12th Ljudevit Jurak
International Symposium on
June 1-2, 2001
|MICROSPORUM CANIS IN THE CATS: INFECTION OR ILLNESS
I. Zdovc, P. Juntes, M. Pogaènik
Veterinary faculty, Ljubljana, Slovenia
|Aim: In cats, the majority of dermatophyte infections are caused
by Microsporum canis. Due to the zoonotic nature of this agent special
attention should be paid to the prevention and healing of dermatophytosis.
This work focuses on prevalence of Microsporum canis in cats and on different
diagnostic techniques we used to determine the infected and the sick
Methods: We used 100 randomly selected cats which died or were
euthanasied for different reasons in the region of Ljubljana, Slovenia.
All the cats were examined clinically, including Wood’s lamp. Hair samples
for light and fluorescent microscopic examination as well as fungal culture
were taken from both ears, the frontlet, dorsal carpal region and
from the cranial region of the thorax. Skin samples for the histologic
examination were taken from the same regions.
Results: 68 cats had no clinical lesions on the skin and Wood’s
lamp, cultural and microscopic examinations were also negative. Skin
lesions, specific and nonspecific, were found in 22 cats. In a 10 of them,
M. canis was isolated and microscopicly found, Wood’s lamp was positive
3 times. On 12 of them cultural examination was negative in spite of
skin lesions. Cultural examination were positive in another 10 cats with
any visible skin lesions. The microscopic examination of these cats were
positive while only one was positive for Wood’s lamp screening. Altogether
M. canis was found in 20 cats (20%). Using histologic examination M. canis
was found in the hair follicles of 8 cats (8%). Seven of them had skin
lesions and were also cultural positive.
One of them was found in the group with no clinical signs and with
negative cultural examination.
Conclusions: Dermatophytoses, especially caused by M. canis, are a
common in cats. Because the clinical signs may vary, a number of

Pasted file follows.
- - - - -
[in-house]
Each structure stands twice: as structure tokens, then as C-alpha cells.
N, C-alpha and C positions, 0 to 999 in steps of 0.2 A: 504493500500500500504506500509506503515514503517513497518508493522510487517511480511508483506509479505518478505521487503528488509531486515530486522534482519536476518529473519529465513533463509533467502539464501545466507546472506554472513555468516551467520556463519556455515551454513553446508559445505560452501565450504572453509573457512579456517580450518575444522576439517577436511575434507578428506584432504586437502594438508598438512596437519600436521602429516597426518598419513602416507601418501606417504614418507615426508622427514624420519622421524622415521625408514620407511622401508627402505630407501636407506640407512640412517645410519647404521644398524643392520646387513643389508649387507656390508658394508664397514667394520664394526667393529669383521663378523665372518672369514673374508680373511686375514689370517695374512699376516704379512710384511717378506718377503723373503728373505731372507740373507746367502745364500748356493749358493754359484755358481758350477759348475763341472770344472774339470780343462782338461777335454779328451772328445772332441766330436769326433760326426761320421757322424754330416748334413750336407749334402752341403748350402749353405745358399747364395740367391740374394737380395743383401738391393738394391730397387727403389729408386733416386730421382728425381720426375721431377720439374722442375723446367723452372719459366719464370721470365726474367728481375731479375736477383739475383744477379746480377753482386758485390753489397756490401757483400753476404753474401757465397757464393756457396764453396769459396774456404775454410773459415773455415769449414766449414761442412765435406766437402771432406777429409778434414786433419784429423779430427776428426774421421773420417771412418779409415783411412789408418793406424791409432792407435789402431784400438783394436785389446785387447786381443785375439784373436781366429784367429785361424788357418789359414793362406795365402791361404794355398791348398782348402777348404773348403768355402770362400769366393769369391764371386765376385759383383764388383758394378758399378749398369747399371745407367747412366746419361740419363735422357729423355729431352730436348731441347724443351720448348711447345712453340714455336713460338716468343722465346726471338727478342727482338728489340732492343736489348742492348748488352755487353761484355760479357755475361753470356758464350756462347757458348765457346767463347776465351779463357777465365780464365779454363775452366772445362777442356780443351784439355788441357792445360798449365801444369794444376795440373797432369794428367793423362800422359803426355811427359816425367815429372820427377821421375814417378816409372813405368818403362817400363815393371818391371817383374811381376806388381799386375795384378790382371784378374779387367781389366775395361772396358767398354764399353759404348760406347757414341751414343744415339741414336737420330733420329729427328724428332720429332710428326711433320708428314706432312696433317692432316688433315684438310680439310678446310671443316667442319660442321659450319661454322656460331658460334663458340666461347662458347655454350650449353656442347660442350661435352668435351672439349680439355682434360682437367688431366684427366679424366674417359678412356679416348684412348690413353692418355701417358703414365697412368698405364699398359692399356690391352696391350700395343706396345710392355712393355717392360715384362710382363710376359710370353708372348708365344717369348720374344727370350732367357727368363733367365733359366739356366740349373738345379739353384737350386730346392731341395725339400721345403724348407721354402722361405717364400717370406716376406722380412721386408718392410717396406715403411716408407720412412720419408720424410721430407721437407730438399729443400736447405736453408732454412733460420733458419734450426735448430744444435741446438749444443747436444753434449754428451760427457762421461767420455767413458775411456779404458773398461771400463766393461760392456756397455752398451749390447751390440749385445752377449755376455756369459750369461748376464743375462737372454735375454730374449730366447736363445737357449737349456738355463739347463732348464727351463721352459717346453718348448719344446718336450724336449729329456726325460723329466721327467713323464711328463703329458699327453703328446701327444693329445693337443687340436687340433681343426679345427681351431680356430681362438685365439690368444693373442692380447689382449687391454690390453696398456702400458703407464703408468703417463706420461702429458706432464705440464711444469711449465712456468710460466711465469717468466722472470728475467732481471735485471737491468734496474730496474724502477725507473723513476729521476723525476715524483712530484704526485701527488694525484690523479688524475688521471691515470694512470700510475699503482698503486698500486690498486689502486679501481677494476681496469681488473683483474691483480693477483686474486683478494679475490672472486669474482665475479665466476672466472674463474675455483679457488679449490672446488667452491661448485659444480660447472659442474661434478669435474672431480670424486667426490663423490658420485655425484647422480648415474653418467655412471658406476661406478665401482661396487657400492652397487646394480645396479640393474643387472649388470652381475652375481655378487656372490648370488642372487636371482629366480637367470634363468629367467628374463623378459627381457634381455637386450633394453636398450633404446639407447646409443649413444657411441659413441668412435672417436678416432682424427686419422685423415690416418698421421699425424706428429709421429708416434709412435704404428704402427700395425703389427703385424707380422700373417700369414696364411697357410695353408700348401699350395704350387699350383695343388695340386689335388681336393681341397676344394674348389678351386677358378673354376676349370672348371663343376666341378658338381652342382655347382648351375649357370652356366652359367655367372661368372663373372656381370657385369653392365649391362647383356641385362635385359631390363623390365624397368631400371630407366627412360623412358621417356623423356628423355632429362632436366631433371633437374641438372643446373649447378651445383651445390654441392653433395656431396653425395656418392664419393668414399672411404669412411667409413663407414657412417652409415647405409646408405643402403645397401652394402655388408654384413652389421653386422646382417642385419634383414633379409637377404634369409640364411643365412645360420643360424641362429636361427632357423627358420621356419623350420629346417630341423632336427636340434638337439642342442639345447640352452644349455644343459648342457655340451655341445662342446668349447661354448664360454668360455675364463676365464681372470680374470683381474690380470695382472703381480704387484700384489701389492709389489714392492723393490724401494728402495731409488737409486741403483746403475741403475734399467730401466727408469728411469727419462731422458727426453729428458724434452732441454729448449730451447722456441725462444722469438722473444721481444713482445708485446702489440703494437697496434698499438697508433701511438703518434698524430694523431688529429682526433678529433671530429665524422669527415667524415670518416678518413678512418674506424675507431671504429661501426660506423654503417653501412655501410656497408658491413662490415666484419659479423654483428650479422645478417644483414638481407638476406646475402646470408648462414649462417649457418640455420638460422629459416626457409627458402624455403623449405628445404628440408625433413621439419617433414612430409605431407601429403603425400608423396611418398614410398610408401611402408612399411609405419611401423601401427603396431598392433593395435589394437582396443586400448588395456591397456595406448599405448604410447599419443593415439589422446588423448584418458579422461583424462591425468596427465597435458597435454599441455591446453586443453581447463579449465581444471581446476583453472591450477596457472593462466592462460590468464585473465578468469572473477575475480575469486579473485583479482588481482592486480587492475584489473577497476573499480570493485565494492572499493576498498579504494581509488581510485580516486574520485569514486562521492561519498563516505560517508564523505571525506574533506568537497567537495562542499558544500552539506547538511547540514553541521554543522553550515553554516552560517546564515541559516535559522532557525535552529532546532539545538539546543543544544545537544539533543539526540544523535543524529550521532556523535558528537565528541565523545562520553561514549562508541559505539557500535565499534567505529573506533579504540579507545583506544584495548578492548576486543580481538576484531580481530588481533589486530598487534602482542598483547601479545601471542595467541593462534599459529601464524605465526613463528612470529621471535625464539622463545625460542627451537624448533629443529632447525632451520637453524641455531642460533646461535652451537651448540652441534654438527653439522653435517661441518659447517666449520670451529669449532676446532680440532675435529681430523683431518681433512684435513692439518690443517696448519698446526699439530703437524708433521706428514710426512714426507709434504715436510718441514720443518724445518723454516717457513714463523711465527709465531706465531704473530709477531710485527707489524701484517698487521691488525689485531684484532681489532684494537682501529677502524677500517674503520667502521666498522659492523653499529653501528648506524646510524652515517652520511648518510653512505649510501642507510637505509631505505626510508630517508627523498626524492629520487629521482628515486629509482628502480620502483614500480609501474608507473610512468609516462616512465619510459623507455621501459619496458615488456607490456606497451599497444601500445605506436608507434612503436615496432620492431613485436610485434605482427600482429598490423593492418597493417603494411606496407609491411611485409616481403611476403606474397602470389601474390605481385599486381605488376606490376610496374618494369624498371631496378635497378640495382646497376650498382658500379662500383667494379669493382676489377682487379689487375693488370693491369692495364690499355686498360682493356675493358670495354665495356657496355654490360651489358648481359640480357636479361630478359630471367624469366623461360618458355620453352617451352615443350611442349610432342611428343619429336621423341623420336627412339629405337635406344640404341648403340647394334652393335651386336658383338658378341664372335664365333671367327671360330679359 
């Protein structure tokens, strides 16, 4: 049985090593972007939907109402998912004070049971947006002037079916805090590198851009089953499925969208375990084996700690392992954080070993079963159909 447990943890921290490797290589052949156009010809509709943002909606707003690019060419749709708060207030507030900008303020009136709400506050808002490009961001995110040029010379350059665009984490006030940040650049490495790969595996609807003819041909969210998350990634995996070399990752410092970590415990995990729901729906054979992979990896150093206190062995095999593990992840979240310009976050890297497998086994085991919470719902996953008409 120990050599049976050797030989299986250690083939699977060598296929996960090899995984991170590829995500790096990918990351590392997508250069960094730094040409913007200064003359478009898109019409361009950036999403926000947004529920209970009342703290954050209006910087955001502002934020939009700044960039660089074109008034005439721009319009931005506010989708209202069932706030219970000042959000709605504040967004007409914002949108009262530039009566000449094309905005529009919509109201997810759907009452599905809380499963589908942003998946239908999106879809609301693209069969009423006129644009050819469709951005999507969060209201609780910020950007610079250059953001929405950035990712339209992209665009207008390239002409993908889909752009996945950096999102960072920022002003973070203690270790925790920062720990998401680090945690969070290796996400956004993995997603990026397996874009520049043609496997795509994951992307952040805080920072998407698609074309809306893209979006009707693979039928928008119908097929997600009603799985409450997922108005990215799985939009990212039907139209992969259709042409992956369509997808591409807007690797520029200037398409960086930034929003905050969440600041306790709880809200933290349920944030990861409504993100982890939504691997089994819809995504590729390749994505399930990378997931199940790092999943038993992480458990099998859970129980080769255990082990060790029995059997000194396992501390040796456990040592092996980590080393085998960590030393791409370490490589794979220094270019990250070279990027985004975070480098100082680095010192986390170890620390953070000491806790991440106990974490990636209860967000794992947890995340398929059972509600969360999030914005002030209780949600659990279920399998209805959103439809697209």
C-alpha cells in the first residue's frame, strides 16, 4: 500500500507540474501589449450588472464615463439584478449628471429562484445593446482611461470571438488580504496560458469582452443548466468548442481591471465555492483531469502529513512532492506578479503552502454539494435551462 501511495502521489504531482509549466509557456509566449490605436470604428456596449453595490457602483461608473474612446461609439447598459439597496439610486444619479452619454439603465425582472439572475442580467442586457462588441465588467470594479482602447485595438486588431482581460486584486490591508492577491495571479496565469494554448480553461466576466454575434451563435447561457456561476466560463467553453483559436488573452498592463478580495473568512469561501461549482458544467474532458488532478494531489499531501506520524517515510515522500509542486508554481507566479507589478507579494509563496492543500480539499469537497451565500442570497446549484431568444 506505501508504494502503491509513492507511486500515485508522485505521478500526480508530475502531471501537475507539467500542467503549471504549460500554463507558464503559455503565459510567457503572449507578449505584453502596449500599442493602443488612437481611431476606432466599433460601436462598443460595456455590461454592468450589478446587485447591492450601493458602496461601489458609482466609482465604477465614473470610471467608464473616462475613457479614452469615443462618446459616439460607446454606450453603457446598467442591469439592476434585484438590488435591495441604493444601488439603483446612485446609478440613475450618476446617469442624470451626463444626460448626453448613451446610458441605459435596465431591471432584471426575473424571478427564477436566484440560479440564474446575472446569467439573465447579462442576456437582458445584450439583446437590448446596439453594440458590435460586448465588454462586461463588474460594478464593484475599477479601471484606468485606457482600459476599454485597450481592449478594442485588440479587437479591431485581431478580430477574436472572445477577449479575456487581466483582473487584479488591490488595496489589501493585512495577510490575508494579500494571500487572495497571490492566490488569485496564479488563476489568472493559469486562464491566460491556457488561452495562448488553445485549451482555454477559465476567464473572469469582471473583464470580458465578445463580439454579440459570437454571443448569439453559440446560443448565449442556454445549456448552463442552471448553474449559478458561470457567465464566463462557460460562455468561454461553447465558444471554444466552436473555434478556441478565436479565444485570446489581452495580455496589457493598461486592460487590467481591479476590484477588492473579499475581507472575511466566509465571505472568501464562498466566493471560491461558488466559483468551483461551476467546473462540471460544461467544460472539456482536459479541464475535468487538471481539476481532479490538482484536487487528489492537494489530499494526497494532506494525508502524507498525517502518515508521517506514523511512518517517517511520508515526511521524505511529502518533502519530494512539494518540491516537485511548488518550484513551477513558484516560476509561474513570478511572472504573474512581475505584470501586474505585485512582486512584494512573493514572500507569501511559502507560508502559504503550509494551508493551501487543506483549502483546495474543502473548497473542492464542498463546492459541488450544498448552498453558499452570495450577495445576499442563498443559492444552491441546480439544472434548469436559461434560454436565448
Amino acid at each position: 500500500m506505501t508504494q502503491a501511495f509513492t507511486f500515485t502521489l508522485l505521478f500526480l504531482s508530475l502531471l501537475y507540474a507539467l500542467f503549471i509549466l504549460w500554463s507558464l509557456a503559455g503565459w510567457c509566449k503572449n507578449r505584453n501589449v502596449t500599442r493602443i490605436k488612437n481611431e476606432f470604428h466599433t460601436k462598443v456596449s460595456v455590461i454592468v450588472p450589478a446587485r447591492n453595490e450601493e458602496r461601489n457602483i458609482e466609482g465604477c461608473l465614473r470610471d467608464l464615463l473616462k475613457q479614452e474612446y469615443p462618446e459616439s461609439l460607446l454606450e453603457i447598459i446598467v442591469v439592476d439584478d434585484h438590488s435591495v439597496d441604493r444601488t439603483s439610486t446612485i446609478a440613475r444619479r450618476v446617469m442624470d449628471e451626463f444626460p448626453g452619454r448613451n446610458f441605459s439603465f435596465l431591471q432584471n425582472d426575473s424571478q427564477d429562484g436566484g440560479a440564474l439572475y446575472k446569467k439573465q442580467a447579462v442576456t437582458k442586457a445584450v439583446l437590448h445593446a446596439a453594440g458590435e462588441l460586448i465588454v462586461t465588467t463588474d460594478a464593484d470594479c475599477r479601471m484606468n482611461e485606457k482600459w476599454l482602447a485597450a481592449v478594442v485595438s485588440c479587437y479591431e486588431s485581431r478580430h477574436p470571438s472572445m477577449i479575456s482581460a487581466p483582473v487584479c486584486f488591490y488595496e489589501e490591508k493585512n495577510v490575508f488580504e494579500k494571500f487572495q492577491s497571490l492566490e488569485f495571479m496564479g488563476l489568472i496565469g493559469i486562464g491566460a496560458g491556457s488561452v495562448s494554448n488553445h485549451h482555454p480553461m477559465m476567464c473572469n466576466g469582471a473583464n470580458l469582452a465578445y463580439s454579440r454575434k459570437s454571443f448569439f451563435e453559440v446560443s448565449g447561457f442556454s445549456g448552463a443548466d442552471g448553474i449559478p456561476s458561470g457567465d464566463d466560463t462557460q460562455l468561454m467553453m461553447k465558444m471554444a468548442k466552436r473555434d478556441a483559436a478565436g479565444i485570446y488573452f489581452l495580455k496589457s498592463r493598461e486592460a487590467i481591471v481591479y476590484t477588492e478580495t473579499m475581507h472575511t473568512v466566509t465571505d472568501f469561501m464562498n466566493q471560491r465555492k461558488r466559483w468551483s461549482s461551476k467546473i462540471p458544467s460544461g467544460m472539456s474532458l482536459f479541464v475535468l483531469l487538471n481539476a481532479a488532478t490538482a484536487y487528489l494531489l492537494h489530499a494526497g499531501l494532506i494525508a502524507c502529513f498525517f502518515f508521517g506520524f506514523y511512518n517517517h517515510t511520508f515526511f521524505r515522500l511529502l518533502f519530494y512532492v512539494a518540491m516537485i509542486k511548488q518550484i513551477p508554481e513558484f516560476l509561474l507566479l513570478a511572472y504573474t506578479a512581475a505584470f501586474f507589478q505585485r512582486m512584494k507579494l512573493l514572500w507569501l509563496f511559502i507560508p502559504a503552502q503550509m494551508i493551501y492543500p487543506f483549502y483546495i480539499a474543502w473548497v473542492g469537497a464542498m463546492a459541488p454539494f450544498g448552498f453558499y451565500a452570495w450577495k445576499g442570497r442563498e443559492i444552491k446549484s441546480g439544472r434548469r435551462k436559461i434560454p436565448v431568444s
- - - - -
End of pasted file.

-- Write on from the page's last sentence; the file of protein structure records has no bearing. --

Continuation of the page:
diagnostic tests should be performed. The fungal culture is still the most
reliable diagnostic method to establish the presence of M. canis. We found
out that in our population of 100 cats, which were collected by chance,
we got a high number of positive cats (20%). Specific skin lesions
and positive cultural examination confirmed the presence of the illness.
Positive cultural examination with any visible lesions suspected that the
clinically healthy cat is a source of infection for animals and humans.
In our research we established 10 cats to be ill and 10 cats only
infected. Wood’s lamp was a useful screening tool as long as it was followed
by microscopic examinations and fungal culture. We got a few positive results
with Wood’s lamp according to positive cultural examination. Fungal elements
in hair follicles and near dermatitis found in histologic examination was
a morphologic confirmation of the illness.
Lunder M. et al.: Is Microsporum canis infection about to become a serious
dermatological problem? Dermatology 1992; 184:87.
Medleau L. et al.: Diagnosing dermatophytosis in dogs and cats. Vet Med
Sparkes AH. et al.: Improved sensitivity in the diagnosis of dermatophytosis
by fluorescence microscopy with calcofluor white. Vet Rec 1994; 134:307.